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Journal of Air Law and Commerce


space law, international law, administrative law, export controls


The recent emergence of the commercial human spaceflight industry is a transformative moment in the history of mankind. Multiple space tourism companies are planning to send private passengers on suborbital flights in the coming years, private spaceports are being built around the world, and at least one company, Bigelow Aerospace, is planning to build private space stations. Moreover, the new U.S. Space Policy recently announced by the Obama administration promises to accelerate the development of the spaceflight industry by relying on private companies to meet governmental needs, such as ferrying goods and people to the International Space Station.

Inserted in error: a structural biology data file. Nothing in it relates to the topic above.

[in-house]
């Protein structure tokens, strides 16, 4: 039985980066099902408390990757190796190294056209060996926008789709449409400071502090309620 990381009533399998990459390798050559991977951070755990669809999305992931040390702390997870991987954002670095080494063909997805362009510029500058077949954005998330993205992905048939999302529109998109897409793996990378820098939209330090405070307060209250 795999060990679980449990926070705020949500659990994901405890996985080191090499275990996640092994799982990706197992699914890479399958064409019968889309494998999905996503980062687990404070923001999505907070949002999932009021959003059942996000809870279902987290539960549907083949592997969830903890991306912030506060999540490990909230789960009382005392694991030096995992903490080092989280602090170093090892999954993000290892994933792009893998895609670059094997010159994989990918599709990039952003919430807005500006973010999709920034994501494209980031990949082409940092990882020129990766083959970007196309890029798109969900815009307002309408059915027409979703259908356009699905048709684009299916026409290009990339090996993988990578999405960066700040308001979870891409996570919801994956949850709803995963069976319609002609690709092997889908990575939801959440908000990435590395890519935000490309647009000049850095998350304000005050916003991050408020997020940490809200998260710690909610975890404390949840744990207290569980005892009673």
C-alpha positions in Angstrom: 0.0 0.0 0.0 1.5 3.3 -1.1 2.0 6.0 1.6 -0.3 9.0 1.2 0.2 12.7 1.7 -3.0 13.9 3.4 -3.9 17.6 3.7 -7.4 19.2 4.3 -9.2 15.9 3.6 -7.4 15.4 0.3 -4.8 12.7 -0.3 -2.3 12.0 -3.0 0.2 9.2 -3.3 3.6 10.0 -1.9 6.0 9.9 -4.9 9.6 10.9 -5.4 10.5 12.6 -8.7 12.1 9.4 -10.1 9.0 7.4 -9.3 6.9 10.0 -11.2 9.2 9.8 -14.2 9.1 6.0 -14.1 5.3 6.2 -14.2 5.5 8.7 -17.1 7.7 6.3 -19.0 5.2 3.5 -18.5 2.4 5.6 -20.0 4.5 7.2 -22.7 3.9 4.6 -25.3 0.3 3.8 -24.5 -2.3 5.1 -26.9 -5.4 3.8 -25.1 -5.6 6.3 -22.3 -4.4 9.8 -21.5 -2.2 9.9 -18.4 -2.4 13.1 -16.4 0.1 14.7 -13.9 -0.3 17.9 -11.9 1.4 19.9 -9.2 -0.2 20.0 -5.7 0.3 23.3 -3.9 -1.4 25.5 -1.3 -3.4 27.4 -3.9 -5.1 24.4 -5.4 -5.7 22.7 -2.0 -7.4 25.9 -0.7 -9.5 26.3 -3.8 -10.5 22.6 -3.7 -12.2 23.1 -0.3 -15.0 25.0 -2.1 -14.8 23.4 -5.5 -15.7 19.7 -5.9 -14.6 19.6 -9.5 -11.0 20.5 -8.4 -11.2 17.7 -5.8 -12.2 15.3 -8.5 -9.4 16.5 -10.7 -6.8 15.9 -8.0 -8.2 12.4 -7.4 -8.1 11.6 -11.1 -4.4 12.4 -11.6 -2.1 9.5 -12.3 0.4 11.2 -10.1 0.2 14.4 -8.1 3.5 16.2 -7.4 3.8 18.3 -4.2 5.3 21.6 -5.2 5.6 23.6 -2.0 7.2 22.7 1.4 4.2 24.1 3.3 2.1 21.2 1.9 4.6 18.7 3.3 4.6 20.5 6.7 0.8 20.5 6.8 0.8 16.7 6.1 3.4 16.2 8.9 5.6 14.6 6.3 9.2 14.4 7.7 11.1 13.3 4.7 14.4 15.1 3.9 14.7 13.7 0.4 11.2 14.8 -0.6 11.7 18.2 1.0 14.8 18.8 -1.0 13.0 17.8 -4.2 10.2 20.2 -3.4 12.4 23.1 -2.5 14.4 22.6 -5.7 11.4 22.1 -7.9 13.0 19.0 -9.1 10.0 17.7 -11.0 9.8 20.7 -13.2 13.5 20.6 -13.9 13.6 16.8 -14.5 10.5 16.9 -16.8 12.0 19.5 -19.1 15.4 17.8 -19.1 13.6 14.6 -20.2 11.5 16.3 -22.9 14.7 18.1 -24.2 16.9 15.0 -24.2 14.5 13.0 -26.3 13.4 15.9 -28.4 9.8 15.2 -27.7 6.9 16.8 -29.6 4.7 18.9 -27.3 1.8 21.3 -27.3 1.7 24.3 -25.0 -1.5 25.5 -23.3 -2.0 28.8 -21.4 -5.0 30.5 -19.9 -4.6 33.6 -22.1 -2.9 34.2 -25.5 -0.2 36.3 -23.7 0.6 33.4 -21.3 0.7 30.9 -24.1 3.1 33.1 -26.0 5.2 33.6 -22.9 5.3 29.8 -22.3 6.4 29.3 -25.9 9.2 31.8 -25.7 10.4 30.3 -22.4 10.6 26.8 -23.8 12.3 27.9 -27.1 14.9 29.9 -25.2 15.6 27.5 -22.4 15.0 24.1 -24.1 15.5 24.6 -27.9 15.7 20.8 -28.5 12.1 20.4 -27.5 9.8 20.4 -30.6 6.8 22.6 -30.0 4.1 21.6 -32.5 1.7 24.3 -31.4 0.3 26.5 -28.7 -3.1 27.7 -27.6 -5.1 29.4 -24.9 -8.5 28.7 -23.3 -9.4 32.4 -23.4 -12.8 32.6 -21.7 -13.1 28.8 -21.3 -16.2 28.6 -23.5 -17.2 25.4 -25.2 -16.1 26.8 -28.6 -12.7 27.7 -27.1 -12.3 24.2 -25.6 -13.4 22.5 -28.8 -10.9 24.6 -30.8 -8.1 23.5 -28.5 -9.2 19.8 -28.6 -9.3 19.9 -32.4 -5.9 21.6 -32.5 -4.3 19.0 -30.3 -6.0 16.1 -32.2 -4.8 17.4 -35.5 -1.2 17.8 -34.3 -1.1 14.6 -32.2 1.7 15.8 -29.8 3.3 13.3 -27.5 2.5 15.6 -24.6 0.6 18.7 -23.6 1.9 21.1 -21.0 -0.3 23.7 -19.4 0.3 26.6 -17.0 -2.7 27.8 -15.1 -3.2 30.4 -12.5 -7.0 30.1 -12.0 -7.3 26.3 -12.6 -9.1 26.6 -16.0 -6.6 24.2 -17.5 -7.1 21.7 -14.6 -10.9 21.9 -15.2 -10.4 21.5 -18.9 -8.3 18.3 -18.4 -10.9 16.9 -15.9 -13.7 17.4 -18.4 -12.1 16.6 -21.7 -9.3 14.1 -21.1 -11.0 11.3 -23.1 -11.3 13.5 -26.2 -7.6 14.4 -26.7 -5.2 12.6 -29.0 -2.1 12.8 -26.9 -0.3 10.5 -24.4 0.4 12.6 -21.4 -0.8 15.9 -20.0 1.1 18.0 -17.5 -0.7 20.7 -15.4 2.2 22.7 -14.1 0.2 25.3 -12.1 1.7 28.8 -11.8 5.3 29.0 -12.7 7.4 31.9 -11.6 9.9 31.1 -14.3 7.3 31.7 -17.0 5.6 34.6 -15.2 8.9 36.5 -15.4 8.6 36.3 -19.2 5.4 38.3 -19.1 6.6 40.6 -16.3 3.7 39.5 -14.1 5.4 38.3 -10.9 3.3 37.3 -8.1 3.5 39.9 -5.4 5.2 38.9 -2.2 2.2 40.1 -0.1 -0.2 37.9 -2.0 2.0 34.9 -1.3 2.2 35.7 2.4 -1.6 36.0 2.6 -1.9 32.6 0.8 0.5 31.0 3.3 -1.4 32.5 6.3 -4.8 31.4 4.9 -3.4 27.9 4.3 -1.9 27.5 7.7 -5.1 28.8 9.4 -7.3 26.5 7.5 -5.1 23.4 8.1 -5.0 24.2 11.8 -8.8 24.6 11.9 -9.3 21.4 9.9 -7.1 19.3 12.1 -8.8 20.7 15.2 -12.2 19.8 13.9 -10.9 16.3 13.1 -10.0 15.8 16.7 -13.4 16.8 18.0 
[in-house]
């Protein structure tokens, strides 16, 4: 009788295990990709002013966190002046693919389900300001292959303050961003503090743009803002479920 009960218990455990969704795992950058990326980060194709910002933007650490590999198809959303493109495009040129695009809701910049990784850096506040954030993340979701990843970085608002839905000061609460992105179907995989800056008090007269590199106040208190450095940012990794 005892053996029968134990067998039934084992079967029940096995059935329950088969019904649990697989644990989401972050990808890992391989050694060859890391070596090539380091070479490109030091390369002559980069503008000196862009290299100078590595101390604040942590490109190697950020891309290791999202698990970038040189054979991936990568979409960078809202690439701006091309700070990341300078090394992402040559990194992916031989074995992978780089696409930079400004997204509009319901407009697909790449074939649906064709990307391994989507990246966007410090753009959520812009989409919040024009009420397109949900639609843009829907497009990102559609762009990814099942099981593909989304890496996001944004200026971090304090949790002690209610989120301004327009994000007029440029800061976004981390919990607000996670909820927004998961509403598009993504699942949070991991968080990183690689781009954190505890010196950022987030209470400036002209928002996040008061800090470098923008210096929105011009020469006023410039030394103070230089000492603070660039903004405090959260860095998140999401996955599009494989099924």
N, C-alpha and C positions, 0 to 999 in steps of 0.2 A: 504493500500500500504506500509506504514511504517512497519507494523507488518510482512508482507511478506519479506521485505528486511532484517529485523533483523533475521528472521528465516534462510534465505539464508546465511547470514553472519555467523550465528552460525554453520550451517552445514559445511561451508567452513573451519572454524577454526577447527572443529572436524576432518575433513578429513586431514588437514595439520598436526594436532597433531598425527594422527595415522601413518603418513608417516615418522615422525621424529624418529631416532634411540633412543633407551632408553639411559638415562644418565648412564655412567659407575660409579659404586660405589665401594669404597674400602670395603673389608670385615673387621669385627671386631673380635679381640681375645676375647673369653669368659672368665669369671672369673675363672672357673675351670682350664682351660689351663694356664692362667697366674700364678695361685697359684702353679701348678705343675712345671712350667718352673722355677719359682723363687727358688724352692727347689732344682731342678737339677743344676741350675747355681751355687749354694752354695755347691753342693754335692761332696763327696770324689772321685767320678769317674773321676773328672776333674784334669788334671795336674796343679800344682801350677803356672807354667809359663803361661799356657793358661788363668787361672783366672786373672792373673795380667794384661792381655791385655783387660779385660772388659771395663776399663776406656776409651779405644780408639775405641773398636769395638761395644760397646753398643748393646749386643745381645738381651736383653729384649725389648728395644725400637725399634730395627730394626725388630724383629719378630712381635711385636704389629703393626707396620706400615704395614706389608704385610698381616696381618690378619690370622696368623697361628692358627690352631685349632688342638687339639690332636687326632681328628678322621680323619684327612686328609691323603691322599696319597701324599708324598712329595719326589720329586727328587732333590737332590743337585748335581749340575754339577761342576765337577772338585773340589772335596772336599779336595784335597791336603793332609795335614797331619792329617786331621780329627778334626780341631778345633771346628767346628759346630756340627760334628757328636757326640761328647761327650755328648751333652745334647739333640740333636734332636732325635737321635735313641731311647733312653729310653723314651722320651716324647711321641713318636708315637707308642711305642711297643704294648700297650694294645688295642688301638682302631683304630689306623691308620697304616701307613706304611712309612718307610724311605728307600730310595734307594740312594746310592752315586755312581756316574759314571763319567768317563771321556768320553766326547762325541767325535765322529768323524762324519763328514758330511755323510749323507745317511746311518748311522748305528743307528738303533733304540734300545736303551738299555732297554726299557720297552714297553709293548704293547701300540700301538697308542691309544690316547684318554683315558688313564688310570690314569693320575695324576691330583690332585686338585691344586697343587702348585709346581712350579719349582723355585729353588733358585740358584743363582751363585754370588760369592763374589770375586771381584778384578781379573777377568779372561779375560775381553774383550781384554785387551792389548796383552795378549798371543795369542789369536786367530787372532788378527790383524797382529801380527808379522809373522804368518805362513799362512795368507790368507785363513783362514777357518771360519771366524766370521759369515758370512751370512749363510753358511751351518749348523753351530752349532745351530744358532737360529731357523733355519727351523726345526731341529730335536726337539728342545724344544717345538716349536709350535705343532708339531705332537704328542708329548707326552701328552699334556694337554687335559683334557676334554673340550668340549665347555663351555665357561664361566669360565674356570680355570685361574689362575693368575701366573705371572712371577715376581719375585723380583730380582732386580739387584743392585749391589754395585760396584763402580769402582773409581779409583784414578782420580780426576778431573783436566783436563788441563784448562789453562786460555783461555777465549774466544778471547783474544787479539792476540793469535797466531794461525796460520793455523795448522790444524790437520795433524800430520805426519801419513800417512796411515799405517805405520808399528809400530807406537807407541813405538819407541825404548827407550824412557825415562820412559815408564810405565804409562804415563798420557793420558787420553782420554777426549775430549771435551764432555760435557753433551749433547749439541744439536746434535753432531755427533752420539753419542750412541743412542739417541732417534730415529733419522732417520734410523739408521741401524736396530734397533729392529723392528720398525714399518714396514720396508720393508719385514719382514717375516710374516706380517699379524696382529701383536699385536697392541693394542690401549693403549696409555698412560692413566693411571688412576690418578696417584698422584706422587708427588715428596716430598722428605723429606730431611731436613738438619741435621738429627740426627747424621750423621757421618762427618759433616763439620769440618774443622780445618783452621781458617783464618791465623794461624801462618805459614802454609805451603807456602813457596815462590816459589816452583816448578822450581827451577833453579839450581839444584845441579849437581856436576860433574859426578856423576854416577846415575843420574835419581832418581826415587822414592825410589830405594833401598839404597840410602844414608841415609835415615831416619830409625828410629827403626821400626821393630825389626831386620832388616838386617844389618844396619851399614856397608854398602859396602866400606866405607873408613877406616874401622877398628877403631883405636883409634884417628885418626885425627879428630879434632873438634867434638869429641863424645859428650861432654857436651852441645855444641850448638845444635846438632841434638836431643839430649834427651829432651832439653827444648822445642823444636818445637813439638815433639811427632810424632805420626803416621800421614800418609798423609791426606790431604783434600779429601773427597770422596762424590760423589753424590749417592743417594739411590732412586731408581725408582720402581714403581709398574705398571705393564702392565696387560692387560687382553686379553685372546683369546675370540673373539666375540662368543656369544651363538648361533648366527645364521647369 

This article examines the applicability of the United States’ export control regime to the human spaceflight industry and argues that the space tourism companies that stand at the forefront of the industry should be granted an exemption from the burdensome ITAR regulations that threaten their survival. As part of the analysis, the article discusses a recent landmark ruling by the Directorate of Defense Trade Controls which granted a significant exemption from these export controls to Bigelow Aerospace in order to ease the company’s regulatory burden as it moves forward with its plans to place private space stations into orbit. The article also considers the Bigelow ruling in the greater context of administrative law and argues that the ruling provides a striking example of how administrative agencies can assume the roles of our constitutional organs of government when those institutions are paralyzed by party factionalism and political pressures.